The lilting “Last Words Of A Shooting Star” closes the record out, offering up the starkest moment. Composed of nothing but Mitski’s gift of a voice, a finger-picked guitar, an ambient swell, and lyrics revolving around the most unglamorous elements of mortality, it becomes a truly arresting epilogue. When that final volume swell dies out, it’s the last piece of a brilliantly-constructed jigsaw puzzle; a grace note to cap off a series of small perfections. Everything throughout Bury Me At Makeout Creek falls into the exact right place, from the sequencing (which nearly provides an intangible secondary narrative) to the mastering, there are no false steps to be found, right down to the final bittersweet “goodbye”. All of the smallest components of Bury Me At Makeout Creek– and all of its tasteful grandeur- ring true, rendering it both a fascinating anomaly and one of the best things that’s been released in the past several years.

Bury Me At Makeout Creek is a record that deserves to be celebrated now and listened to for years to come. It’s a brave new front for one of this generation’s most exciting new artists and another massive victory for Double Double Whammy‘s win column. Tellingly, Mitski’s already released at least one excellent new song (which was recently pulled) since the completion of Bury Me At Makeout Creek, inadvertently indicating a creative restlessness that could pay massive dividends down the line. Until then, Bury Me At Makeout Creek should be held as a high-water mark that other artists would do well to look to as a source of influence and a record that critics would be well within their right to hail as what it truly is: a masterpiece.

Listen to Bury Me At Makeout Creek below and pre-order it from Double Double Whammy here. Below the player embed, watch the video sets of Mitski that originally ran in The Media and Watch This: Vol. 50 as well as previously unseen photos taken from the video shoot for The Media.

All Dogs at Bremen Cafe – 8/19/14 (Pictorial Review, Live Video)

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[AUTHOR’S NOTE: First off, just to get this out of the way at the top, this post probably would not have been possible without The Media, a site whose praises deserve to be sung as loudly- and frequently- as possible. Being able to be a part of that place, even just for an issue, was an honor. The fact that I got to spotlight was All Dogs, a band that put out a 7″ last year that I felt very strongly about, ensured that it won’t be an experience I’ll be forgetting anytime soon. All that said, I wound up with an over-abundance of content that, for obvious reasons, couldn’t all be worked into The Media piece. It’d be criminal to let a lot of the material that didn’t run go to waste, so it’ll be running here today. Enjoy.]

All Dogs put out one of this site’s favorite 7″ records of last year, so when word came that they’d be stopping at Bremen Cafe in Milwaukee, not going wasn’t an option. As time progressed and more things got worked out, excitement and anticipation for the show grew incrementally. After the band agreed to an interview (hyperlinked towards the end of the Author’s Note) and guitarist/vocalist Maryn Jones was gracious enough to agree to a small set of acoustic performances, All Dogs’ self-titled 7″ was back to being in near-constant rotation- and wound up being the go-to soundtrack for every editing session this site went through for a few weeks.

During that time, a press email came out detailing an upcoming release from a project called Yowler, which turned out to be a solo vehicle for Jones- and a likely continuation of her excellent early solo material. Somehow, this all came to light during a time that also saw the emergence of Saintseneca’s Tiny Desk Session for NPR (easily one of this year’s finest offerings), all of which pointing to Jones being one of the busiest- and best- songwriters/musicians that we currently have. All of that combined prompted a trip through her discography, which included some absolute gems like the tape from the now-defunct Wolfs (which All Dogs’ bassist, Ama,nda Bartley was also in). As a result of the culmination of all of this, expectations couldn’t have possibly been higher for the band’s live show.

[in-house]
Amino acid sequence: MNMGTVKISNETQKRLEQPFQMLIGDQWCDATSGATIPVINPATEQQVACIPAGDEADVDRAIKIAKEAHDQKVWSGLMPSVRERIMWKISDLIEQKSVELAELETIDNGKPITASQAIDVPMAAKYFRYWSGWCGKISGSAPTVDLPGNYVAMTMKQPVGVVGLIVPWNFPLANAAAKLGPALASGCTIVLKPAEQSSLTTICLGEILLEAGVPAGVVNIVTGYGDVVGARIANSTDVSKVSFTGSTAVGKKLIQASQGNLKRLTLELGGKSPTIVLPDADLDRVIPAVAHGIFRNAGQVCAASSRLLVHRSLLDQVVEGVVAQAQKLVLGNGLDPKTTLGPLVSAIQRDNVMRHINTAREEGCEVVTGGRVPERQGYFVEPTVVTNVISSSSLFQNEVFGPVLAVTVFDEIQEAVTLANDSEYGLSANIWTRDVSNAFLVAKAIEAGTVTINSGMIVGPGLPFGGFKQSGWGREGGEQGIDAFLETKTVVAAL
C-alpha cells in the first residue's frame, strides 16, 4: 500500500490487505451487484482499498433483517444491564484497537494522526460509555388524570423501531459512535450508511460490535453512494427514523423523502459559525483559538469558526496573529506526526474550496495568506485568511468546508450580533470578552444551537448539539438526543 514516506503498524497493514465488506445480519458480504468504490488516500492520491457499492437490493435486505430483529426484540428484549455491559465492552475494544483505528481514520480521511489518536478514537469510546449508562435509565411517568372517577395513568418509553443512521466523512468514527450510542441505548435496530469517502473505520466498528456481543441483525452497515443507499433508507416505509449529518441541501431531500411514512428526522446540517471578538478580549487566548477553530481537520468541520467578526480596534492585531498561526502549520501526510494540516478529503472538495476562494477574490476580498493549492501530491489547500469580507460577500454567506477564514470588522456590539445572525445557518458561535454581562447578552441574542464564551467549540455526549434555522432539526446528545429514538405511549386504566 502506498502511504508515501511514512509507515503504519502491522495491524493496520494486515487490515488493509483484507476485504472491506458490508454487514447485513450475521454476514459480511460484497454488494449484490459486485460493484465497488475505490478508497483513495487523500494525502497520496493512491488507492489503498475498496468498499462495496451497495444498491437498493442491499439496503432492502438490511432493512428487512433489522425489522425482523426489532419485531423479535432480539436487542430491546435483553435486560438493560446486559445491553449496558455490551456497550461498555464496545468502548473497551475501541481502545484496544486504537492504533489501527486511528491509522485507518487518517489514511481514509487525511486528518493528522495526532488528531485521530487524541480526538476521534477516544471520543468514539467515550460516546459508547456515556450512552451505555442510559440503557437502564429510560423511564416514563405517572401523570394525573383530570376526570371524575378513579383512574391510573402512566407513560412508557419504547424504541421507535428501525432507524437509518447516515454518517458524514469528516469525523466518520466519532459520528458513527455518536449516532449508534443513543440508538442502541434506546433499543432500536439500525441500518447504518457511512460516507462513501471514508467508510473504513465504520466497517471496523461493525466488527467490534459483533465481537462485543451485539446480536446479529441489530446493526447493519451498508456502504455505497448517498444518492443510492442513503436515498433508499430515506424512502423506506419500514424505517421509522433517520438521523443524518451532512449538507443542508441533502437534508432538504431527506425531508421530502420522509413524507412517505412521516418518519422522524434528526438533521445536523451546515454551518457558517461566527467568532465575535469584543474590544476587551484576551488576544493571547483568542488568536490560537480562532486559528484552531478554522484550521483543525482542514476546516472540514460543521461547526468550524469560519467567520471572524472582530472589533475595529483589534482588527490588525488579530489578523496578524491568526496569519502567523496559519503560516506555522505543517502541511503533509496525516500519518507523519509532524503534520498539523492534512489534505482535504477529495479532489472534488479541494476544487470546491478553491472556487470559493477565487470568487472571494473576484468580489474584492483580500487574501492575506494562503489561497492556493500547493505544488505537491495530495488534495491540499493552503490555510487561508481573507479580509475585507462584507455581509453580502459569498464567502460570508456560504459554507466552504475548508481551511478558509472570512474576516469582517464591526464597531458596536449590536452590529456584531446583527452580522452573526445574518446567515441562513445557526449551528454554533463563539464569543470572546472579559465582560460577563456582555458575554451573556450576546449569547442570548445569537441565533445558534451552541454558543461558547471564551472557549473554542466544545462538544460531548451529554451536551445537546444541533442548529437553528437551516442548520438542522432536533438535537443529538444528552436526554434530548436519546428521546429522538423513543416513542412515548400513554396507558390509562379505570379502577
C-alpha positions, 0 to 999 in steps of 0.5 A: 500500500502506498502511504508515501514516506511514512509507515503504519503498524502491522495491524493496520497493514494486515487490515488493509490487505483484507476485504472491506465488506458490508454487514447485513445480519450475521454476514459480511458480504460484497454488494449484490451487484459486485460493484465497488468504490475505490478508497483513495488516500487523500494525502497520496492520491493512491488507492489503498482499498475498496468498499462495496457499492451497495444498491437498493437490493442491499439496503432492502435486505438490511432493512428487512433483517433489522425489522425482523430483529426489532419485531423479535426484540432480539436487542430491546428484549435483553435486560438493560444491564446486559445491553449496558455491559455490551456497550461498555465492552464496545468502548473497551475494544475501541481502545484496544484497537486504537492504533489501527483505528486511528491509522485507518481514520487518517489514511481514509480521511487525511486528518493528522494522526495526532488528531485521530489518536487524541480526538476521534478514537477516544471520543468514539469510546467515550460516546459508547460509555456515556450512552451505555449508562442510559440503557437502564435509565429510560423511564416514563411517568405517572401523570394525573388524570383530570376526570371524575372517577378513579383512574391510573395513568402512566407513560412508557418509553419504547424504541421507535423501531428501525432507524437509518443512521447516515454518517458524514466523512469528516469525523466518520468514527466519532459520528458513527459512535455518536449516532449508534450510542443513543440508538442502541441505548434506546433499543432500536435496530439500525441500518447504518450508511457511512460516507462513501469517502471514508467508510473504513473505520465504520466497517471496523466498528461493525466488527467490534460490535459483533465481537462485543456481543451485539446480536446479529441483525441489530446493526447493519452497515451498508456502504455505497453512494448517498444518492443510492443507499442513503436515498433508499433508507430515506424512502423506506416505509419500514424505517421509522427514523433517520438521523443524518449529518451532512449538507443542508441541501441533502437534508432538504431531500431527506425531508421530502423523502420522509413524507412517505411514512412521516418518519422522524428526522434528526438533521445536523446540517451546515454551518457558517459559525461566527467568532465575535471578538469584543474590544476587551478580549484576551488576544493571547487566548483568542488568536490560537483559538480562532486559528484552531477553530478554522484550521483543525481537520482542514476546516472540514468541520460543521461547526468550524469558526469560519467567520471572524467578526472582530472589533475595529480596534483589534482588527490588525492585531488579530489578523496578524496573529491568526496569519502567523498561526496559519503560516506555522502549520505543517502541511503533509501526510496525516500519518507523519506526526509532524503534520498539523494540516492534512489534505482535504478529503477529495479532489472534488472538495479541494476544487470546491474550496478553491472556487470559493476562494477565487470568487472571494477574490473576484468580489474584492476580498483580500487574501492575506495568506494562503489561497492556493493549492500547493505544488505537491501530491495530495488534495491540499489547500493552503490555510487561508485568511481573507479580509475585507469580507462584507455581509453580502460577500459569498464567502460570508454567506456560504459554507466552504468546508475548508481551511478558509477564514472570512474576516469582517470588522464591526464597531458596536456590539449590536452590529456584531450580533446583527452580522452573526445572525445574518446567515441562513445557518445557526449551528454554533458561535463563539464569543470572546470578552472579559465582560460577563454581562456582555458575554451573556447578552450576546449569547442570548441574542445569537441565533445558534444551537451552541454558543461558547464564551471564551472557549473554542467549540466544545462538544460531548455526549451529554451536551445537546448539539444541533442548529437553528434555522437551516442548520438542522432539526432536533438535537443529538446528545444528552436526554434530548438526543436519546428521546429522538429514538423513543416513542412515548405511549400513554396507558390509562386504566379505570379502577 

After taking up temporary residence in Ground Zero (one of Milwaukee’s best basement venues) for the interview session, it was into the band’s van and off to Bremen Cafe. While there wasn’t too much time to spend doing anything other than helping clear out space and running out to get food before the show kicked off, it didn’t seem to matter. Everyone seemed to be in high spirits and a lot of old friends were able to exchange a few words before the show kicked off with a ferocious set from Failed Mutation– who proved to be next to impossible to photograph thanks to their incessant levels of energy. From their live show alone, it wasn’t very difficult to see why they’ve earned a reputation as being one of Milwaukee’s best hardcore bands in an increasingly over-crowded scene (it also probably doesn’t hurt to have members of Tenement and Holy Shit! in your band). Failed Mutation wound up packing an absurd amount of spastic energy into a set that probably only ran 15 minutes, all of which was expertly controlled- likely thanks to each individual members discipline and experience. It was a hell of a way to jump-start what would prove to be a surprisingly formidable bill.

Next up was Sin Bad, a relatively new band that features members of both Night Animals and Rich People. Having never heard Sin Bad, it was difficult to gauge whether trepidation or excitement was winning out as Failed Mutation loaded out. Any notions of disappointment were immediately dispelled following the first few seconds of their first song. Boasting a sound not too dissimilar from All Dogs (with maybe just a few dashes more of a sound found pretty frequently on Don Giovanni Records) and an energy that was relatively comparable to Failed Mutation meant their second slot was a perfect transition between the opener and the headliner, while also simultaneously allowing them a more unfettered interest from the sizable and appreciative crowd. By the time Sin Bad’s set was over, it was very clear they’d left an impression and made converts out of several of the previously unaware.